Is high level portfolio diversification enough?: OpinionTech by Lensell

The LENSELL team has released its third article in the “OpinionaTech” leadership series. 

Check out the first articles in this series here (Ep1) and here (Ep2).

This article shows a worked through simple portfolio example, arguing – using the insights from advanced portfolio optimization software Diversiview – that high level diversification across industry groups is not enough. 

“For many years, the traditional advice for diversification has been to spread investments across different asset classes (stocks, bonds, gold, managed funds, etc.). That is, split them into defensive and high-growth investments, spread them across other financial markets geographically, divide them into different industry groups, etc. 

While such an approach is a good way to start your diversification journey, it’s not enough.”


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Also, checkout this video.

The answer to the question in the title is No and this article will show an example of why that is the case.

For many years, the traditional advice to diversification has been to spread investments across different asset classes (stocks, bonds, gold, managed funds etc), to split them across high growth and defensive investments, to split them across different financial markets geographically, to split them across different industry groups, so on…

That is because common sense tells us that different asset classes will respond differently to different market events, or that stocks from different countries or different industry groups will behave differently when reacting to economic, social or geo-political crises.

We argue that, while that approach is a good way to start your diversification journey, it is not enough. Our entire world is connected. Companies from different countries work together, supply chains run always across many industry groups, new investment types appear often (e.g. ETFs, cryptocurrencies), and many other factors coexist that deem the traditional high level approach to diversification just ‘no longer good enough’.

It is, therefore, our view at LENSELL that when looking for a proper diversification of investments one should go to the roots and apply the principle introduced by Harry Markowitz in 1952*. That is, in order to properly diversify an investment portfolio and mitigate the inherent individual risks of the individual investments, one should look for investments that are not correlated or that are negatively correlated. It means that knowing the granular correlations between individual investments is a critical aspect of diversification.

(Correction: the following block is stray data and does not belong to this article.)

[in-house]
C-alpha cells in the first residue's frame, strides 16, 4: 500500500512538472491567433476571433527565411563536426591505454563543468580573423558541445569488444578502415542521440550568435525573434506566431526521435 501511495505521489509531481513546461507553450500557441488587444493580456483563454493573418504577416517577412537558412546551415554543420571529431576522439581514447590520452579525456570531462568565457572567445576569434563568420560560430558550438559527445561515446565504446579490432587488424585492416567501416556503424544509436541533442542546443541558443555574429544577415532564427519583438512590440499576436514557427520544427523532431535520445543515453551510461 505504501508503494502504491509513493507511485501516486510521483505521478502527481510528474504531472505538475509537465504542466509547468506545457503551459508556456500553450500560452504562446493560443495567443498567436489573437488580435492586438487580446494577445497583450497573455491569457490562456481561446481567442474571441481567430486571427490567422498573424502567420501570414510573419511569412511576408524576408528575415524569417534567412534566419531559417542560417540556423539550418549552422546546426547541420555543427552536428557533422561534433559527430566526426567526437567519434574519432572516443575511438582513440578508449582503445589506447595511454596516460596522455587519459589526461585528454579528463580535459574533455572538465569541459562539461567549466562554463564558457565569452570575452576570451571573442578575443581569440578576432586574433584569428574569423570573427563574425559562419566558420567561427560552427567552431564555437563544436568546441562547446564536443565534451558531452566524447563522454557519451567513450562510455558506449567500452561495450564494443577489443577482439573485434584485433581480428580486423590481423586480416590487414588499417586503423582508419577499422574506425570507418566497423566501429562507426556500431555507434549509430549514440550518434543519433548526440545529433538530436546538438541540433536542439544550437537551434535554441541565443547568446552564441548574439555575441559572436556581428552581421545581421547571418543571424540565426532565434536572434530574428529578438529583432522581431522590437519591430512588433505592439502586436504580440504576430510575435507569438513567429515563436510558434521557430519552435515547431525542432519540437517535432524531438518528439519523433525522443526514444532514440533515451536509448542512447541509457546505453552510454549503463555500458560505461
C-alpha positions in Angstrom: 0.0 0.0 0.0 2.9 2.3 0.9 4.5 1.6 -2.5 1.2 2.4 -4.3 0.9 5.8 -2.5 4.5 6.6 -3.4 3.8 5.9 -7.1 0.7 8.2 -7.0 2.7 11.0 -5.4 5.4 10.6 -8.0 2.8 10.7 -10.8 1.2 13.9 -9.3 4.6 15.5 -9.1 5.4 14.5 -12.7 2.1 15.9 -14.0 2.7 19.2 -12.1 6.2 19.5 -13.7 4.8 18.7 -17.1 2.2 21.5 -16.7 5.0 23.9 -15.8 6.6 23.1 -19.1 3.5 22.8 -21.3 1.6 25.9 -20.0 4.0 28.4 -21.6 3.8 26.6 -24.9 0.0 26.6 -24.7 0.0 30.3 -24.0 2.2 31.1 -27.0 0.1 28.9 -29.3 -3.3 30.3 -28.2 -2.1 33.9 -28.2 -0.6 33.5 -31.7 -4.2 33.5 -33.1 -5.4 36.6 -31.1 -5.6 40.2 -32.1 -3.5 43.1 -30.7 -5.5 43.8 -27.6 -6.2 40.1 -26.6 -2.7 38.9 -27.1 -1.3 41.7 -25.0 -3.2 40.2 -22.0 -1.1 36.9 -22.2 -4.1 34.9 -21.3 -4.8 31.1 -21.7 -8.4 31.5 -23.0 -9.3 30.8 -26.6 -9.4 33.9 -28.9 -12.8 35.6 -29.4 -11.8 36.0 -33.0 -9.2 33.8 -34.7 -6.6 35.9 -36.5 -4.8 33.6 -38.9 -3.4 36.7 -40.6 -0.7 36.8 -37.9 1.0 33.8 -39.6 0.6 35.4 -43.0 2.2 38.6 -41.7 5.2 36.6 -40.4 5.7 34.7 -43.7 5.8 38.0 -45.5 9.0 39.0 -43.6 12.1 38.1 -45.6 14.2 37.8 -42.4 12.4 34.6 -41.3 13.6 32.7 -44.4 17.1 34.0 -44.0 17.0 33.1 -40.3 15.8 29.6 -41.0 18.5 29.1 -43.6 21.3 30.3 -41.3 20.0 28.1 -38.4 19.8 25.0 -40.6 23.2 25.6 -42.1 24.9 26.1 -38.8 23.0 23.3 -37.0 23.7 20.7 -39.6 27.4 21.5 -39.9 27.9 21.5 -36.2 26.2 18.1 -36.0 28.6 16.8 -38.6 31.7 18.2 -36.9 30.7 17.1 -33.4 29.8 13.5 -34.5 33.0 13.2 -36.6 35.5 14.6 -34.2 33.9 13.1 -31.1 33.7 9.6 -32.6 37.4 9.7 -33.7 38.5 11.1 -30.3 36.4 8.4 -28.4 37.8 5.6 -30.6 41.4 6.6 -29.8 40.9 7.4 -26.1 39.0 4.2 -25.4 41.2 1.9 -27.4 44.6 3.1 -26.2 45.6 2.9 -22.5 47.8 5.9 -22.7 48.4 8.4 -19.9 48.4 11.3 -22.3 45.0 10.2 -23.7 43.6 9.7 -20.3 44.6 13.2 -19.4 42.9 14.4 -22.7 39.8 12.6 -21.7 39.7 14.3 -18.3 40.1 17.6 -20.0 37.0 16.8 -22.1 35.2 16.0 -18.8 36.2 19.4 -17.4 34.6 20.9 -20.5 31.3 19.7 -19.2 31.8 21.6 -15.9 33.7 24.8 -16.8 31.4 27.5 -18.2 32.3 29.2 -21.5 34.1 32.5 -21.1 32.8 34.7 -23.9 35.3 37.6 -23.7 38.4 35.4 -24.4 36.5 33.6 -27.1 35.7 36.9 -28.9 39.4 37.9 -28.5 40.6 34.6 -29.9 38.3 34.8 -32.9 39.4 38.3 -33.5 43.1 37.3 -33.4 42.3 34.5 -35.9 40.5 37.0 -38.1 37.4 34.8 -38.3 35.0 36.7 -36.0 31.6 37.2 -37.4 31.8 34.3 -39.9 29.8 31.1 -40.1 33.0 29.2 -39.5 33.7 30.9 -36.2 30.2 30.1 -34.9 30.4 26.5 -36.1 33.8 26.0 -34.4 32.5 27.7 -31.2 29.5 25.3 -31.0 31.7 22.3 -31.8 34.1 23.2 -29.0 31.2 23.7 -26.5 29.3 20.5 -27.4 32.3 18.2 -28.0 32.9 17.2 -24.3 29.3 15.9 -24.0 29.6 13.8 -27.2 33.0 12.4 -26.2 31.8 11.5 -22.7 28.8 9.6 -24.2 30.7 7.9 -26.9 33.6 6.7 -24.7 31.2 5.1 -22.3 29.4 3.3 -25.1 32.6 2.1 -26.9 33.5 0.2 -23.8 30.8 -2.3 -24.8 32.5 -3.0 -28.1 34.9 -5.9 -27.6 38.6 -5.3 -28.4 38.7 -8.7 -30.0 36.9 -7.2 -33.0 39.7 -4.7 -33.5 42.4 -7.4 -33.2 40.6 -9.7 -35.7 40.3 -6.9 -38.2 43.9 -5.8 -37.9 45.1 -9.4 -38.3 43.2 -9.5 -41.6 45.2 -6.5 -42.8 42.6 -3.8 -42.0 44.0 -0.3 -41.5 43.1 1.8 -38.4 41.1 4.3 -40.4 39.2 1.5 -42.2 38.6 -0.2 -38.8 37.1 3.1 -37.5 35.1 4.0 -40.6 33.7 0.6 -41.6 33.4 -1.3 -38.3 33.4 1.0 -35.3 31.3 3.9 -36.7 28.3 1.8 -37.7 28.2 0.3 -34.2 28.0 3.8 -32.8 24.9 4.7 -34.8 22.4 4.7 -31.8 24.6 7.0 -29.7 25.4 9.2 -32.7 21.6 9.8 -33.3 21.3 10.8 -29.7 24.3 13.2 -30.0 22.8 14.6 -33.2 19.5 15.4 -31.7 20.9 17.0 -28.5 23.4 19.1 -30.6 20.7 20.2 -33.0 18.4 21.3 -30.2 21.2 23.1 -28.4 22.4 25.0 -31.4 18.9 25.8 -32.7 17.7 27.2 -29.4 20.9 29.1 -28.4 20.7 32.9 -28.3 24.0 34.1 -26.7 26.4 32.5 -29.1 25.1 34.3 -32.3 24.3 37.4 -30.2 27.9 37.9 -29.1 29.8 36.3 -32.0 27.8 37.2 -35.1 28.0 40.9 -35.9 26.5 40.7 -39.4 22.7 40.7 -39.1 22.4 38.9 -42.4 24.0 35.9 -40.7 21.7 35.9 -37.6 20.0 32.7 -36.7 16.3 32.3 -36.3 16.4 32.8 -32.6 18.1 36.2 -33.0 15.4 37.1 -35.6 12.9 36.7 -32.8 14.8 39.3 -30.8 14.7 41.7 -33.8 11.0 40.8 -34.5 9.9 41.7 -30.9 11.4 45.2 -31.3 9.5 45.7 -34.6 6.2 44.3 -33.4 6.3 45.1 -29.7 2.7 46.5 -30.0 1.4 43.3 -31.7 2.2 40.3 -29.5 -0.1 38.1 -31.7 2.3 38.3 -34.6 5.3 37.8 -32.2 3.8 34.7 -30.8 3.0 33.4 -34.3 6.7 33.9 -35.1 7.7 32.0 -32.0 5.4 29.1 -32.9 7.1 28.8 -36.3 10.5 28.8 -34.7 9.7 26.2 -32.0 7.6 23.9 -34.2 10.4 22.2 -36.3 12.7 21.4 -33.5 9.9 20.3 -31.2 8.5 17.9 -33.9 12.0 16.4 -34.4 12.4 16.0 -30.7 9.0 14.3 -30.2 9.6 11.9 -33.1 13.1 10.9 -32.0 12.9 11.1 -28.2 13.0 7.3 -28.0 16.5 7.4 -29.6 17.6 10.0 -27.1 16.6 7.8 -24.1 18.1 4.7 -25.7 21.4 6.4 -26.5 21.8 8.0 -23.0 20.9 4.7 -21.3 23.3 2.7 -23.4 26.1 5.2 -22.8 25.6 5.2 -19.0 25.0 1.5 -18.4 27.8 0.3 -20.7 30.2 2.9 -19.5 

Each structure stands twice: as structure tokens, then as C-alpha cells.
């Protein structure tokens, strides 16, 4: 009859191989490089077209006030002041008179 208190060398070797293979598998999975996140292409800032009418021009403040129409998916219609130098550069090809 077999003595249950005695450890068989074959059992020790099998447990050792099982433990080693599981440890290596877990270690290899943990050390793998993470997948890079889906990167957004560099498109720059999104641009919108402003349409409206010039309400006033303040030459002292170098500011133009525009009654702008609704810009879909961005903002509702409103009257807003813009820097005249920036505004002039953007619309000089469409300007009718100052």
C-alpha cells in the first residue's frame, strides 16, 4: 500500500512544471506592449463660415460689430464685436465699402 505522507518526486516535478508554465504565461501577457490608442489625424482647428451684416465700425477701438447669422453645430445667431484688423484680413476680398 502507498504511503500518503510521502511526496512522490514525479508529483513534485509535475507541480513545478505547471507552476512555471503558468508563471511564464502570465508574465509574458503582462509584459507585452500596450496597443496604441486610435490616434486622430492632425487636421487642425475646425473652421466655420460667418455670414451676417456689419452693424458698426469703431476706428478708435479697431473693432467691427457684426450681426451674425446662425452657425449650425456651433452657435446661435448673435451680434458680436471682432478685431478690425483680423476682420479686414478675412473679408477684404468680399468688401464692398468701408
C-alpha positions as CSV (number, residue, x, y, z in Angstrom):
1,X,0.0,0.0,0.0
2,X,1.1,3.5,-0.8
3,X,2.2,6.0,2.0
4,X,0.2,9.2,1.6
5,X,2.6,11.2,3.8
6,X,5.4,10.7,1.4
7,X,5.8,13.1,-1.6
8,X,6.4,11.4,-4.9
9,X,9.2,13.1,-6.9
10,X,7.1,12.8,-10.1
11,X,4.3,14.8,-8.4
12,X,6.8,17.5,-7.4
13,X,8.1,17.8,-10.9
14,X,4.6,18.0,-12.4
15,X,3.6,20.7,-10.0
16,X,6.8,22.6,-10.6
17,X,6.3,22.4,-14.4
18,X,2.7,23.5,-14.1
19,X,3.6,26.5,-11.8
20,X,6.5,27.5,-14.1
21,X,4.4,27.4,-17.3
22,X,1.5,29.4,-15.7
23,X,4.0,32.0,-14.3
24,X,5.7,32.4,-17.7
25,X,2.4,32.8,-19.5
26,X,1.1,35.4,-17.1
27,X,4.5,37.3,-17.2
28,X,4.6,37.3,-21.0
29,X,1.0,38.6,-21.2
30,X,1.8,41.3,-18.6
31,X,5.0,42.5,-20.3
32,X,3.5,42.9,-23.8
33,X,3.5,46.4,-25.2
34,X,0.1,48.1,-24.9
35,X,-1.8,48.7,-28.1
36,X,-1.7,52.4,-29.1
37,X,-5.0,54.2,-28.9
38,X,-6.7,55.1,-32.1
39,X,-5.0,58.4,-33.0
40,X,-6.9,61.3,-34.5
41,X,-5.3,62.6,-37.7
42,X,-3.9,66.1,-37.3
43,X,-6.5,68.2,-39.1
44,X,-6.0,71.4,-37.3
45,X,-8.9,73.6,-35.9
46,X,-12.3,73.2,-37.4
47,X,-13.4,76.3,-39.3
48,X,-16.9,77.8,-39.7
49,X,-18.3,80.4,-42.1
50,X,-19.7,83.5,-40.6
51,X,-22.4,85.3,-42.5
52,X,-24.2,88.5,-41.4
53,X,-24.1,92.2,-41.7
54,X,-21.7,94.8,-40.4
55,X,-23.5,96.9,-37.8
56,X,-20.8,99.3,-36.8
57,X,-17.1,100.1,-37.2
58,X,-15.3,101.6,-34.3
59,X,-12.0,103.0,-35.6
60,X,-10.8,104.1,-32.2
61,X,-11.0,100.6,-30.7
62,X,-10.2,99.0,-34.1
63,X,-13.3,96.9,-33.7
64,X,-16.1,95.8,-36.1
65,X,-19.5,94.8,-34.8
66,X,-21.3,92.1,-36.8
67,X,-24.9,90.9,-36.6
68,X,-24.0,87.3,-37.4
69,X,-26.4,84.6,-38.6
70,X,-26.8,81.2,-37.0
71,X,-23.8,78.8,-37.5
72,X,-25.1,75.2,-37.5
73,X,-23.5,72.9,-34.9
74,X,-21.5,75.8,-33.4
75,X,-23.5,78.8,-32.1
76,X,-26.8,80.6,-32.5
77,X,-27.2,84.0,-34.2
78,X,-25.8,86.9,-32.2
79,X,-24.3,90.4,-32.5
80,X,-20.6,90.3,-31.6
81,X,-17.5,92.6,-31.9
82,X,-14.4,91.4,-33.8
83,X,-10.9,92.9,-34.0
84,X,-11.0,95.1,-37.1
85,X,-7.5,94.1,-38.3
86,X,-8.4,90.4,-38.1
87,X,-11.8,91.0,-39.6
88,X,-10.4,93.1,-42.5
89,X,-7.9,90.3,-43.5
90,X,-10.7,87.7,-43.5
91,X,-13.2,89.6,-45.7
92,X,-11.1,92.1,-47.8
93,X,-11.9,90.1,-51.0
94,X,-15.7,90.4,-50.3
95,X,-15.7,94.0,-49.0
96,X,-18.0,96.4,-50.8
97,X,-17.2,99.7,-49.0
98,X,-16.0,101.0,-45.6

In this article we will exemplify one of the scenarios, when high level diversification by industry groups alone is not sufficient, and show how the level of diversification for the portfolio will change depending on the stocks selections in each group.

Meet Diana and Tom.

They are good friends, passionate about the same type of activities and having similar values that drive their lives. They have, therefore, invested in the same 5 industry groups that appeal to their personal interests and return expectations. See Fig1 below.

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Figure 1 Diana and Tom, the characters in our example, and their preferred 5 industry groups.

Diana selected the following stocks from the 5 groups: CBA (Banks), STO (Energy), IMM (Pharmaceuticals, Biotechnology & Life Sciences), LLC (Real Estate) and XRO (Software & Services).

Tom selected the following stocks from the 5 groups: PPM (Banks), WPL (Energy), TLX (Pharmaceuticals, Biotechnology & Life Sciences), HDN (Real Estate) and APT (Software & Services).

See Fig2 below for a detailed view of their investments across the 5 industry groups.

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Figure 2 Individual investments for Diana’s and Tom’s portfolios across the same 5 groups